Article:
And I’m not sure what I would do without it.
And I’m not sure what I would do without it.
Today’s 365 is not a little thing; it’s one of the most important things: fathers.
Yes, what it looks like is a grown man mimicking a toddler’s toddle (which in effect is similar to him mimicking the gait of an ape) while he faux-chases said toddler in endless circles about the house. Did I say endless? I meant infinite.
That’s what it looks like, but that’s not what it is.
It’s the building of the foundation of a relationship, minute by minute, circle by circle, smile by smile.
Would that every father knew how vital they are at this moment.
Ah, the unbelievably belated sequel to Love is Kind, Part 1: Discipline.
While “love is kind” perfectly applies to disciplining your children, it clearly also applies in a more universal manner. Everyone has heard the phrase “simple acts of kindness,” but when these acts are born of love, it can mean a lot more in someone’s life than the convenience of having a door held open for them when their hands are full.
Have you ever been having a particularly rough day, and then on top of that have a rough exchange with a friend or stranger, and you think to yourself (or say out loud, depending on what type of person you are), “Wow, you have no idea what I’m dealing with today, and you probably wouldn’t say/do that if you did.”
Guess what? We have no idea what 99% of the people we know are dealing with today. Other drivers on the road, colleagues, people in line in front of or behind us, the customer service rep on the other end of the line, our teachers or boss, even our close friends, children and other family – there’s a really good chance they have something on their minds, big or small, to which you and I are not privy. Whatever happened to just cutting people a little slack? What would it cost us to go an extra step and extend a little kindness?
We like to think our words and actions are confined to our little island and don’t affect the people around us. The truth is, what you say, how you say it, and how you act and react all have significant power, whether it be to alter someone’s attitude, or day, or even direction in life. We don’t like to have to accept that much responsibility, but that’s the way it is, for better and for worse.
Example? I have a little nephew. He has bright blue eyes and a mop of wavy blond hair and he refuses to touch his food at the dinner table until everyone is seated and has said the blessing. He’s beyond sweet.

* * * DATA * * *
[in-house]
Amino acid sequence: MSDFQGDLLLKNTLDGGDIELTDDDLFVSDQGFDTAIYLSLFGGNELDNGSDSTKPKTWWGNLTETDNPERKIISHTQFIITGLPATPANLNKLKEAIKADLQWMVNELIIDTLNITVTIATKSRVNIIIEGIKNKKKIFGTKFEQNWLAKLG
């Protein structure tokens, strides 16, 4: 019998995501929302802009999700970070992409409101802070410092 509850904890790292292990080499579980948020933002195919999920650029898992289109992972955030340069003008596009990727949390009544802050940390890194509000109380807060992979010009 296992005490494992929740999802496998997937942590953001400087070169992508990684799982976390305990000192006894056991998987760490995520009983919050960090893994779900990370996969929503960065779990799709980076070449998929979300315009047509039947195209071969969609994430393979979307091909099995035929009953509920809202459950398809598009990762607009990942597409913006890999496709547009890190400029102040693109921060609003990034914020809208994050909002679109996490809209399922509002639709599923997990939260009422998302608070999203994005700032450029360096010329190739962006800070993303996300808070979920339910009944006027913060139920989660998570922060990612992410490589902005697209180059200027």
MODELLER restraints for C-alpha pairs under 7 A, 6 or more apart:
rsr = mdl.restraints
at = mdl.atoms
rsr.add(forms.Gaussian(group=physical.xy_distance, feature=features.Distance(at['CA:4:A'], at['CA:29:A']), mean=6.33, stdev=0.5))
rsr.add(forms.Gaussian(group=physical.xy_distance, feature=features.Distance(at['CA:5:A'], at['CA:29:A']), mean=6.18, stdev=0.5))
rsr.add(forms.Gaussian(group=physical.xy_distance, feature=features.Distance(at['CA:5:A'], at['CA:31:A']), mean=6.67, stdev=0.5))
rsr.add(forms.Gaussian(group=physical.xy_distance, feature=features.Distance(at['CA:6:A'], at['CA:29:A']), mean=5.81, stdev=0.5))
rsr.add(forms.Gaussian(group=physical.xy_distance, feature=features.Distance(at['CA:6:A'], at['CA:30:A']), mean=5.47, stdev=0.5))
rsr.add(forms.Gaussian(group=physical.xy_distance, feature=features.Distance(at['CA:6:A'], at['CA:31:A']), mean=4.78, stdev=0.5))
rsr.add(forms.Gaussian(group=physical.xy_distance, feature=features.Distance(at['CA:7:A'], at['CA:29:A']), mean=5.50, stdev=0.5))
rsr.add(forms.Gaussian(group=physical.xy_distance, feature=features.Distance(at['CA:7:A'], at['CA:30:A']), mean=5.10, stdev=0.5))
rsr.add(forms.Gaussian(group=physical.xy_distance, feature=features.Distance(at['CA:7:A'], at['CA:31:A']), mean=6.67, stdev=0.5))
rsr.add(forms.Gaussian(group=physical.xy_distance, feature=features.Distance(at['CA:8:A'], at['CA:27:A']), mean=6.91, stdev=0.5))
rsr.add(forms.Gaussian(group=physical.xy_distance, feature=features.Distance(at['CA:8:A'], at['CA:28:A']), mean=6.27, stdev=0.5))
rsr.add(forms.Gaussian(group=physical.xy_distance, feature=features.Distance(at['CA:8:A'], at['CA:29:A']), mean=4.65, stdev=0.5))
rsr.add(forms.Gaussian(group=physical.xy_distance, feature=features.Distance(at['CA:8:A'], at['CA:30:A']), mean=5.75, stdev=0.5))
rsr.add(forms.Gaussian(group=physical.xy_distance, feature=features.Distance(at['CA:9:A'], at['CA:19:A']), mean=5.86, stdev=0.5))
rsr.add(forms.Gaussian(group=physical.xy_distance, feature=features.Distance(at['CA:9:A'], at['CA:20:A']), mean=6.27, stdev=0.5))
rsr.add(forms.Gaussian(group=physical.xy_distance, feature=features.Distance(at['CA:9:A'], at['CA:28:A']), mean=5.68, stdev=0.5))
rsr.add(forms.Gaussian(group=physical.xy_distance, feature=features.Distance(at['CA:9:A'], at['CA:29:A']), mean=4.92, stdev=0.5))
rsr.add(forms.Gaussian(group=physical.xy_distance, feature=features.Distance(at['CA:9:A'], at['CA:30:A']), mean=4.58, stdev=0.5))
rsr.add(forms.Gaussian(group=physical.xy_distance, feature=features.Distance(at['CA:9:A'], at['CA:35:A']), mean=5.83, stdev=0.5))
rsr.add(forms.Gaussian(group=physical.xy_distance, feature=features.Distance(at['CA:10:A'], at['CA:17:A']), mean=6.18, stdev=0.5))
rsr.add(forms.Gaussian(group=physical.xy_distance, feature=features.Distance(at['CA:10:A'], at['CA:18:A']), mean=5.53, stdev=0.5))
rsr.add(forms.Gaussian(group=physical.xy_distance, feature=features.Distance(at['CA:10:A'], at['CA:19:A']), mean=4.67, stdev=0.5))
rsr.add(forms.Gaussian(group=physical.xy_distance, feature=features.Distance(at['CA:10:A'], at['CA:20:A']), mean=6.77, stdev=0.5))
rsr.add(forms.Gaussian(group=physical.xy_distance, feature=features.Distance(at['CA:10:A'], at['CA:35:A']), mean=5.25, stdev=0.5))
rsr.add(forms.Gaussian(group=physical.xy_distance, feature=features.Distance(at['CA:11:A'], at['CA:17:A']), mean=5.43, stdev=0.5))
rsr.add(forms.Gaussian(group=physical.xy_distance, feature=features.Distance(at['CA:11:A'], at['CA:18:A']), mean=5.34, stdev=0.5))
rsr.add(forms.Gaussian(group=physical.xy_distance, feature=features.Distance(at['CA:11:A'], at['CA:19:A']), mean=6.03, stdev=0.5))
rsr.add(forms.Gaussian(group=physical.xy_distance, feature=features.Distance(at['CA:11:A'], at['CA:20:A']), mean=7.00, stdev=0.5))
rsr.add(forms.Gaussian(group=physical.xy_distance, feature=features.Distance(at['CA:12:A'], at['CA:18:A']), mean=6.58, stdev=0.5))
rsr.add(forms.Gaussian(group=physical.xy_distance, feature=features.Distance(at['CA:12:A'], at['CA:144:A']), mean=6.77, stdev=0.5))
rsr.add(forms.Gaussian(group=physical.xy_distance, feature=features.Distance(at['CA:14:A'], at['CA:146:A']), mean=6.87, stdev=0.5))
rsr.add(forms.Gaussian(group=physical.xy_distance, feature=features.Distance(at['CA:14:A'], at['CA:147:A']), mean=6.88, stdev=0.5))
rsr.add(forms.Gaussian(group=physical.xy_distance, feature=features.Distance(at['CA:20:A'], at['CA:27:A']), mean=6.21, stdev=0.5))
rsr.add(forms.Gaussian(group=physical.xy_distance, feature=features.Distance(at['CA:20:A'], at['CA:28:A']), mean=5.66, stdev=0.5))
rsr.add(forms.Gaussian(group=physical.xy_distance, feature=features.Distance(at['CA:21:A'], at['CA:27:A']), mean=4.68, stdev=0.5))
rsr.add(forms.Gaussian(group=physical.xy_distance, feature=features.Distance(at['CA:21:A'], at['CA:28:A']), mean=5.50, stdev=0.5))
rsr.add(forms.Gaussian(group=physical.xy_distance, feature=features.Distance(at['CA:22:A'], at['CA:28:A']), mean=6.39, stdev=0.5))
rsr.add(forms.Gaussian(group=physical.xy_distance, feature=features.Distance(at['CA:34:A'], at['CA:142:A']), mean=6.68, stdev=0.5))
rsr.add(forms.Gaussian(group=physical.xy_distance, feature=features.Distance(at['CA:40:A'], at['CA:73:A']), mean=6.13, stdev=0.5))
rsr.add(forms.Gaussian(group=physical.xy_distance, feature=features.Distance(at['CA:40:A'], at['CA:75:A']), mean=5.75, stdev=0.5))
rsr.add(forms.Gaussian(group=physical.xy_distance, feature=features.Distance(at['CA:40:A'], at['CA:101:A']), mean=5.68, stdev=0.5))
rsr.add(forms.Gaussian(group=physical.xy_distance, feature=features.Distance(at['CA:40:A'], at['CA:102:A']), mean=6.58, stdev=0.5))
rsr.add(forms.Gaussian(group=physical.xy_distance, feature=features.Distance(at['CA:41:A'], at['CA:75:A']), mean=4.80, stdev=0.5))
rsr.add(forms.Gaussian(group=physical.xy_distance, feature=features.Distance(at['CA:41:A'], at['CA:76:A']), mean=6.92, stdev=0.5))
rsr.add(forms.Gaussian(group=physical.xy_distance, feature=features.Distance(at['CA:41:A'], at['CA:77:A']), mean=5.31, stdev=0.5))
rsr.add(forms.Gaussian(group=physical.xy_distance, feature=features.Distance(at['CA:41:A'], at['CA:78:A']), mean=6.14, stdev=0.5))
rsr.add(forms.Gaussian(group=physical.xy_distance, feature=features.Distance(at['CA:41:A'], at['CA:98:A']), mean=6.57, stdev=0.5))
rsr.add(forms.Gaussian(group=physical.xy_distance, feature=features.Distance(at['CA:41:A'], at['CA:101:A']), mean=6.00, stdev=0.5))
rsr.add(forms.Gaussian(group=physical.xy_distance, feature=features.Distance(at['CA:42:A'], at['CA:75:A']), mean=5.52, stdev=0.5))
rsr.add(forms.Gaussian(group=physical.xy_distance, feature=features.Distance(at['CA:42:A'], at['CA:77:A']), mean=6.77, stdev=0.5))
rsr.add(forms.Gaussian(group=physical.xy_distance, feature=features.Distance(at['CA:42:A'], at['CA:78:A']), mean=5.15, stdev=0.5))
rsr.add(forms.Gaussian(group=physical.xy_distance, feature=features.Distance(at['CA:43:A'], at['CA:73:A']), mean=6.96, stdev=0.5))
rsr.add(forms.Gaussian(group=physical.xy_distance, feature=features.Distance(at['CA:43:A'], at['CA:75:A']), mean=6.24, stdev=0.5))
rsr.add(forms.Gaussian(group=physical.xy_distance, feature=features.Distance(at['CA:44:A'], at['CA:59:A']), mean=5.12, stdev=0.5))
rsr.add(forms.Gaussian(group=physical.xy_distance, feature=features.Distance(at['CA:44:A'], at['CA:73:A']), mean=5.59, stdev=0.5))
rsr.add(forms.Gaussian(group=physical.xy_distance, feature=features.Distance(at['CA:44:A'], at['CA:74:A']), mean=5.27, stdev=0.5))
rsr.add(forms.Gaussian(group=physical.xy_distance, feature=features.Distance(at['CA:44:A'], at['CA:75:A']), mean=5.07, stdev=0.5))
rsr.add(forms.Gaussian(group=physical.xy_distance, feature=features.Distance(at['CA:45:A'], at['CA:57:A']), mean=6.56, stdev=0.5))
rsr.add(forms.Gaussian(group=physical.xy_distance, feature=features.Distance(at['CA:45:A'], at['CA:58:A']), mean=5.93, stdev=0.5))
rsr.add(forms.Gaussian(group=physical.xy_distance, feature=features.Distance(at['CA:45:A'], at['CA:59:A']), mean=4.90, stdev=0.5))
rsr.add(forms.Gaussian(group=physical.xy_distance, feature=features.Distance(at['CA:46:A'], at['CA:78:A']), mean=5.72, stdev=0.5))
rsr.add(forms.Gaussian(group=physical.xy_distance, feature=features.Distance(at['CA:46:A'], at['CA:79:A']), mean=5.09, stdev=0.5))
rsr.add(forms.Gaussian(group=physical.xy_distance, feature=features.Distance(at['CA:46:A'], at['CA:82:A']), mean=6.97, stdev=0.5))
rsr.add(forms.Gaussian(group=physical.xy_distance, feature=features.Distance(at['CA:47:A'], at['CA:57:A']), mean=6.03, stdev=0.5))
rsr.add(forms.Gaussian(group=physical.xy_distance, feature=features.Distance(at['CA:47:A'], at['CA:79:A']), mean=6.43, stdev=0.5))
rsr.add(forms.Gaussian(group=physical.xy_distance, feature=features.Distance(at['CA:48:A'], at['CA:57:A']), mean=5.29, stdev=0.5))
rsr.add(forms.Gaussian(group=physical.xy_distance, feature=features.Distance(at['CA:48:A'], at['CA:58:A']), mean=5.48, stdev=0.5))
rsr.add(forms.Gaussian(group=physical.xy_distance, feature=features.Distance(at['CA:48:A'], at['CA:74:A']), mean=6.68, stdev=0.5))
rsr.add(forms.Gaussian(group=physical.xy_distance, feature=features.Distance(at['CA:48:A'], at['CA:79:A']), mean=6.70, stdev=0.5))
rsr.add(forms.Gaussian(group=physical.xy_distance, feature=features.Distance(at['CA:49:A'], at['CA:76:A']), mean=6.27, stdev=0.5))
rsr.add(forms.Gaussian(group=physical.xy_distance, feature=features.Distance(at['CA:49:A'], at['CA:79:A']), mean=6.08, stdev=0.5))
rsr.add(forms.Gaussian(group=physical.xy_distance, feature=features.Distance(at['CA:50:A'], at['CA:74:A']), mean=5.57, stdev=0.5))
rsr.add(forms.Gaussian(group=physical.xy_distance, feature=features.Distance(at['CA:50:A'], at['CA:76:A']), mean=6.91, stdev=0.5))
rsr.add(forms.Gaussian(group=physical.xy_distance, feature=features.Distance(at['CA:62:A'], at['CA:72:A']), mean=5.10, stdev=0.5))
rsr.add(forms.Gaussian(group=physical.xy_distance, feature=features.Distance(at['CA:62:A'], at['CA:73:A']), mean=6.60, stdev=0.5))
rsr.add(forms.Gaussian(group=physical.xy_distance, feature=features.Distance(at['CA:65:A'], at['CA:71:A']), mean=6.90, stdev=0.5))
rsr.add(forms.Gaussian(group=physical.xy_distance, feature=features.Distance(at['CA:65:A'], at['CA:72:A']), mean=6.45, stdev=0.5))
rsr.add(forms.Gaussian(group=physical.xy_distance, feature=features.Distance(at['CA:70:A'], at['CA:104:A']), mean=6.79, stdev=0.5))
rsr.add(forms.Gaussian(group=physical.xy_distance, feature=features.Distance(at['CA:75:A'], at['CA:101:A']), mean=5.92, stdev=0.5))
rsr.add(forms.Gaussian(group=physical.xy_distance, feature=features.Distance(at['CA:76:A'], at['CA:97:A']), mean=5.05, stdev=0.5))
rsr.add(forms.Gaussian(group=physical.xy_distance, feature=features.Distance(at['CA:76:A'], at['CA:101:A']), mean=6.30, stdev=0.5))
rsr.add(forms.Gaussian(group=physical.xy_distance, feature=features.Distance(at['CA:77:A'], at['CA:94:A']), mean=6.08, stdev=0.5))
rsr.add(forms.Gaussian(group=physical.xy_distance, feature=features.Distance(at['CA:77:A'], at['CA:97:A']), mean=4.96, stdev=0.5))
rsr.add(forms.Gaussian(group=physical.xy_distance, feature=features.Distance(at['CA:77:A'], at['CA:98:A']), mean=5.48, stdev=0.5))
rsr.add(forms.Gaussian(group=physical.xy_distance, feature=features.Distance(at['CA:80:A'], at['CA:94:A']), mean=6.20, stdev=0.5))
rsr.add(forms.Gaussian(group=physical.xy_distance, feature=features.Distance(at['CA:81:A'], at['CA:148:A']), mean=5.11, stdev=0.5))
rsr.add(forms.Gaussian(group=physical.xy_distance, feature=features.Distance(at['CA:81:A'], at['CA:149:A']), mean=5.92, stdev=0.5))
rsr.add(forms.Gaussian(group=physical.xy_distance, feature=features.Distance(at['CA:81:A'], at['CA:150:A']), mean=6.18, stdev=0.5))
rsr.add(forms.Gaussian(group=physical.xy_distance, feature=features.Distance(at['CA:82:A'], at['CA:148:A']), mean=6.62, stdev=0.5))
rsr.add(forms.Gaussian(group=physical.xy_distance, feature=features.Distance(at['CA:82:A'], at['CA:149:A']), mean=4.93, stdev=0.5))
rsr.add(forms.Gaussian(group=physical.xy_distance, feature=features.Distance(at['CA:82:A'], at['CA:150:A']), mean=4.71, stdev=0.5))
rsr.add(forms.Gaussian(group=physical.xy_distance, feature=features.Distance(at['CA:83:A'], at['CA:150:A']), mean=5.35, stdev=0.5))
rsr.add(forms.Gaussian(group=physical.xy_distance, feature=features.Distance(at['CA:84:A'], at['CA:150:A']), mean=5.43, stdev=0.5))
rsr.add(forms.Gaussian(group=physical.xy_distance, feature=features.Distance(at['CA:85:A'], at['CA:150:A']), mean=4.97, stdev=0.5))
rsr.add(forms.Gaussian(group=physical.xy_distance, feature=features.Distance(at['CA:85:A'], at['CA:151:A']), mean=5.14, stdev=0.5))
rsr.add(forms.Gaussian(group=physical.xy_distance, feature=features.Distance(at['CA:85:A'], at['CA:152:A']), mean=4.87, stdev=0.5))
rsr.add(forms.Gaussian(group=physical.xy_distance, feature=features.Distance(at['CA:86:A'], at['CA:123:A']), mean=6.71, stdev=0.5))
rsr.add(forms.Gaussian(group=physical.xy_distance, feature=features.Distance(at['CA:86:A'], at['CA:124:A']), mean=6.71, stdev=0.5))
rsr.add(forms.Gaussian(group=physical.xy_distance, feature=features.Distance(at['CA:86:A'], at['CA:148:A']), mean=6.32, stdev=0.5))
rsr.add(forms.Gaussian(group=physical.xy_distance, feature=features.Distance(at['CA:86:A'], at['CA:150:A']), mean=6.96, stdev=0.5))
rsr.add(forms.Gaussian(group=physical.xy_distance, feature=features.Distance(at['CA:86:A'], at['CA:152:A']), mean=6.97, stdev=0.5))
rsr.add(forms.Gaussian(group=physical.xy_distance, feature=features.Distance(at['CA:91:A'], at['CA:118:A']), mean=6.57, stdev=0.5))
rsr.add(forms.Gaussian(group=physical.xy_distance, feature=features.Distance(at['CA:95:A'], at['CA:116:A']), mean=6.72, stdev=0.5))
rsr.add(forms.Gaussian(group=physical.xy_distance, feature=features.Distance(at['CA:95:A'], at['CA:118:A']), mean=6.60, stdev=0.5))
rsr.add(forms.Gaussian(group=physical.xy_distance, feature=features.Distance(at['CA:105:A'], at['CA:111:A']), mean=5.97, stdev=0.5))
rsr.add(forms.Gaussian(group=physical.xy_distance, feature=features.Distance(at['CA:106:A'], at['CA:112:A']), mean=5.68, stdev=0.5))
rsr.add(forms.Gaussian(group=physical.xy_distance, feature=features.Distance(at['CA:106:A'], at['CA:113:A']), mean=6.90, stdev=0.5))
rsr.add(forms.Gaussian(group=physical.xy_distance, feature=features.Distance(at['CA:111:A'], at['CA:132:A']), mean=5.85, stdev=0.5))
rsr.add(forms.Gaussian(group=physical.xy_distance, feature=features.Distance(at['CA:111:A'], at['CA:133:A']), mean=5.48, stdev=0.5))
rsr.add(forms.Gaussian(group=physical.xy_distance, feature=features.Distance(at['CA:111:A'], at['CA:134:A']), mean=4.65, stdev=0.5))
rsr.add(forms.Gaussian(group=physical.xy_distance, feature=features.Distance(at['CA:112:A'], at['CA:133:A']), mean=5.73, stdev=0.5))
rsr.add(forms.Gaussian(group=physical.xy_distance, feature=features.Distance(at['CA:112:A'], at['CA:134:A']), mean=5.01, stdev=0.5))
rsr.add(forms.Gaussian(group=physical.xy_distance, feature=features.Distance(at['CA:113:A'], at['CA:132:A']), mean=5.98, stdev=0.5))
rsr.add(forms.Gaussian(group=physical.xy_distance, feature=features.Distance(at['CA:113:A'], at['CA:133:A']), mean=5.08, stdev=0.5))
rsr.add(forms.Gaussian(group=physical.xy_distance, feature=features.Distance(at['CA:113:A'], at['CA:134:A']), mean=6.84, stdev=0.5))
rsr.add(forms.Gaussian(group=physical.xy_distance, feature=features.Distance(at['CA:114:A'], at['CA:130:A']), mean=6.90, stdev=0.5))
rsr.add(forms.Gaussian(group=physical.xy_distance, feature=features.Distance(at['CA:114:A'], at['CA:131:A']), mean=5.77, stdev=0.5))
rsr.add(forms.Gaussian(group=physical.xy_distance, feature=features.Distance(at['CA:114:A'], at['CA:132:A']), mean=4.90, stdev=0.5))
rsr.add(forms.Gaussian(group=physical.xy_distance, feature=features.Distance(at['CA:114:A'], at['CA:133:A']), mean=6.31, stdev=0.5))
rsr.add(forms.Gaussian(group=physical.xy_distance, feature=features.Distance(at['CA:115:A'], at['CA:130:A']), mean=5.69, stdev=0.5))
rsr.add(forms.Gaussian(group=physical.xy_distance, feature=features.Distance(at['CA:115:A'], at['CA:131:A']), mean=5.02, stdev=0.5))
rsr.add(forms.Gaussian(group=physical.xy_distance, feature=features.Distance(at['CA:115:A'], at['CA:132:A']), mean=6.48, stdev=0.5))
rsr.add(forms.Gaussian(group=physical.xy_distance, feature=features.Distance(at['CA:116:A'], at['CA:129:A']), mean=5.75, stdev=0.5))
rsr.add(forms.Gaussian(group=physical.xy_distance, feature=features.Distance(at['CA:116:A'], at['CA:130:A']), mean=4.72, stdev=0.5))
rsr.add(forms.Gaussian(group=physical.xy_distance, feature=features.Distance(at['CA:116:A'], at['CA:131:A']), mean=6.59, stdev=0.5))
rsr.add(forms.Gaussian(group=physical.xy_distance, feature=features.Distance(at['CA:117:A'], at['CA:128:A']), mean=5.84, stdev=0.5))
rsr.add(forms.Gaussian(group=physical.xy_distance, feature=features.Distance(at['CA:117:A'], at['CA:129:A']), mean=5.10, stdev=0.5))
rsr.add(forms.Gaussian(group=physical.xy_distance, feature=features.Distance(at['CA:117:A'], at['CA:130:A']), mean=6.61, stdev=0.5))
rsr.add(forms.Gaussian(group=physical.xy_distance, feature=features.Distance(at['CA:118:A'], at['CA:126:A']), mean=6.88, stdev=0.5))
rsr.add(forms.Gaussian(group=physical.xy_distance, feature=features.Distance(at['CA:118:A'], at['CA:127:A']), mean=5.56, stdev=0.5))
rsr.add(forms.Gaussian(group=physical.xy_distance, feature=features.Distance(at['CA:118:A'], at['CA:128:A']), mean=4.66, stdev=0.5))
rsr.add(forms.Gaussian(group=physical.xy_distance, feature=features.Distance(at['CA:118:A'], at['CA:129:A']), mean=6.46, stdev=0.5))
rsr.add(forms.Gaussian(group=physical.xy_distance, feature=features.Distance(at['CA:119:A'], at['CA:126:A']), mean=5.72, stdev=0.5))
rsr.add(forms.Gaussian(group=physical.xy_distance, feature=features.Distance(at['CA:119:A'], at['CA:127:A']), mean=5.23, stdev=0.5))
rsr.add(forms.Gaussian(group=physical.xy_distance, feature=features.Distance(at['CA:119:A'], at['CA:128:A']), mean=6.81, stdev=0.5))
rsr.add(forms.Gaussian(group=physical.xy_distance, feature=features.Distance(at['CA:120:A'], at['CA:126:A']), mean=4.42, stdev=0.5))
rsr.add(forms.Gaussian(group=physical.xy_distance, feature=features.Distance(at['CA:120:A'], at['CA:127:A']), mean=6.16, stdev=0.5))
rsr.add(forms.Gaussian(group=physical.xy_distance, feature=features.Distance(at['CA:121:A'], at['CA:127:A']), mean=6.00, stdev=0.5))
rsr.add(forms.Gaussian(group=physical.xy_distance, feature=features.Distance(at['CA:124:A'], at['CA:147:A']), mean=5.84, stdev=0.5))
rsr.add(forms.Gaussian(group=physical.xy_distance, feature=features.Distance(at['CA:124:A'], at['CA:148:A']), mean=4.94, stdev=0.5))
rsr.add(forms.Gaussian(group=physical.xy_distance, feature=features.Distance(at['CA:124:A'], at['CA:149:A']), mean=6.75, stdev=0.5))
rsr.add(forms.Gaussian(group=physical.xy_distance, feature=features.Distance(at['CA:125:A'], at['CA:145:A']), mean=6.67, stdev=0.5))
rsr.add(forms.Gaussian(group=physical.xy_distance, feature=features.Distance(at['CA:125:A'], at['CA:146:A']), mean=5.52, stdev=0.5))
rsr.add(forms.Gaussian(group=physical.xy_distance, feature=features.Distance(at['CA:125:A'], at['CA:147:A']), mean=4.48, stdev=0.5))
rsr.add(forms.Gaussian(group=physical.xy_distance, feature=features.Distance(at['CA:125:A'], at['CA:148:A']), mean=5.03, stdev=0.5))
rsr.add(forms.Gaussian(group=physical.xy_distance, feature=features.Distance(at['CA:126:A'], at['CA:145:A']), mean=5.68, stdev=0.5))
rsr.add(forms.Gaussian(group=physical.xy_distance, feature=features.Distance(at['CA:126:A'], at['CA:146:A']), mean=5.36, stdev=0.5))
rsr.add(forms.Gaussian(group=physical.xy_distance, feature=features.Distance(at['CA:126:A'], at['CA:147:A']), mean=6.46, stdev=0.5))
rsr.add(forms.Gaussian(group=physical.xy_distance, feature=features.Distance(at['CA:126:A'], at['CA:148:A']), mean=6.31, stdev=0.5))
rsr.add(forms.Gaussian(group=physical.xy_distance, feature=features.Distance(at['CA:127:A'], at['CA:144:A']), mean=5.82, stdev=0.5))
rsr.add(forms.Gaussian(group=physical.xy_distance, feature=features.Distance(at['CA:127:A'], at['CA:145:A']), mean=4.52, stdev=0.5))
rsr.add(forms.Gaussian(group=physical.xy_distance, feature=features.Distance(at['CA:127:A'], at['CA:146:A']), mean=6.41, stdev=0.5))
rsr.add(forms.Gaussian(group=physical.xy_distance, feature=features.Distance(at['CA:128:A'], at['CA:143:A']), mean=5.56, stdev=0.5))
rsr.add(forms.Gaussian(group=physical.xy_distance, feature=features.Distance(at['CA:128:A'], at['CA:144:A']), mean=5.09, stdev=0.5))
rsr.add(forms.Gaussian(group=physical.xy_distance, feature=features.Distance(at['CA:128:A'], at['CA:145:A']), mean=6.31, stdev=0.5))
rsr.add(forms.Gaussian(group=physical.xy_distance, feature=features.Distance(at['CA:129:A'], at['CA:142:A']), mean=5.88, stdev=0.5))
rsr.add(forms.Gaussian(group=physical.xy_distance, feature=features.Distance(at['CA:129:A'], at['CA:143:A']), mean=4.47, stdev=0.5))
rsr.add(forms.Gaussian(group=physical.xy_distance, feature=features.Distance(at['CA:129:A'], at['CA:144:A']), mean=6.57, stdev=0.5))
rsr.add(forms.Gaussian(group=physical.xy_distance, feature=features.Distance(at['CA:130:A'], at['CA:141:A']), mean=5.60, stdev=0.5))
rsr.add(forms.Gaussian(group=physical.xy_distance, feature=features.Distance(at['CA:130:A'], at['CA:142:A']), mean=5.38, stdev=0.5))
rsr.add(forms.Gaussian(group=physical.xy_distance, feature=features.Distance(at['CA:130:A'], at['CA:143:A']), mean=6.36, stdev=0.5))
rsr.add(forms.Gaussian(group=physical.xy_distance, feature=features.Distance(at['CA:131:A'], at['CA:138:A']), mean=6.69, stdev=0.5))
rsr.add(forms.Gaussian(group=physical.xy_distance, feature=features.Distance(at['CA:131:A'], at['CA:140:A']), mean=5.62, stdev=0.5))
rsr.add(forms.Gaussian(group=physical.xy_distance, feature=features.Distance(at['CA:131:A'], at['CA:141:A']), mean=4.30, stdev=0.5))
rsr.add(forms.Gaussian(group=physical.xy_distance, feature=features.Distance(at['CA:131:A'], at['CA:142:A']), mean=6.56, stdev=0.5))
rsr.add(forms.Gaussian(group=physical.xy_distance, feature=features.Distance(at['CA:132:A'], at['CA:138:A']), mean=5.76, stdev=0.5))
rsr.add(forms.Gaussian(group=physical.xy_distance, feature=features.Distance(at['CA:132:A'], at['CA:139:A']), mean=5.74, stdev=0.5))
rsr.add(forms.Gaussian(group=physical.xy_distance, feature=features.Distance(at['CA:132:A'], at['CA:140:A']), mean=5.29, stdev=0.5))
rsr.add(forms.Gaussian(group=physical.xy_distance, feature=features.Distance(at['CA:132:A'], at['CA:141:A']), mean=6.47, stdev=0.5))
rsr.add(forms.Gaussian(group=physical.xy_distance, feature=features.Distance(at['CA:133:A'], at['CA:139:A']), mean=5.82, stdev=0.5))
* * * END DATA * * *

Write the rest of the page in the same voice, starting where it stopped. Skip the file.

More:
Recently, a mob of drunken college hoodlums (wrapping up their celebration of a football win) swarmed through his neighborhood committing random acts of littering, vandalism, and other petty crime, including the theft of a small trampoline from a backyard. You know, the kind of trampoline some people keep around for exercise, and some moms keep around for their preschoolers to safely vent energy, and some niblings keep around as their most prized possession on all the earth. These drunken hoodlums, I am assuming, carried out their midnight madness with hoots and hollers and high-fives, and the mistaken idea that it was all in good fun.
I am positive that none of them considered the trembling lip and alligator tears streaming down the face of a crushed toddler who woke up the next morning to find his favorite toy, his favorite way to pass the time, and one of his first ever possessions of his very own, had simply disappeared while he slept. Sure, his parents could have a new one in the mail in a matter of minutes or pop out to the store that day, but you still have to help the kid work through the initial trauma of realizing that some people are mean and inconsiderate, and the “trampoline-fixing fairy” probably isn’t going to suffice.
I guess there’s a pretty good chance none of us got drunk and stole from a baby today, but the reality is that much more “minor” offenses — a harsh word, brushing off someone’s opinion or concern, neglecting an owed apology — can have a similar effect.
Do we need to carry a reference chart in our back pockets to help us remember what is “kind” and what isn’t? (Is there an app for that?) No, the problem isn’t that we neglected to learn the Golden Rule as a youngster, it’s that we neglect to apply it. We forget to consider the unknown factors, and we “forget” that everything everywhere isn’t always about proving our point or getting what we want in that moment.
The idea that everything isn’t always about me runs so counter to the prevalent atmosphere of entitlement that maybe we do need some actual practice at being kind. Luckily, the process itself is quite intuitive, and the only thing that’s really required, is to start.
Or if you’re not ready for that, at least smile sincerely at someone today, and watch them leave happier.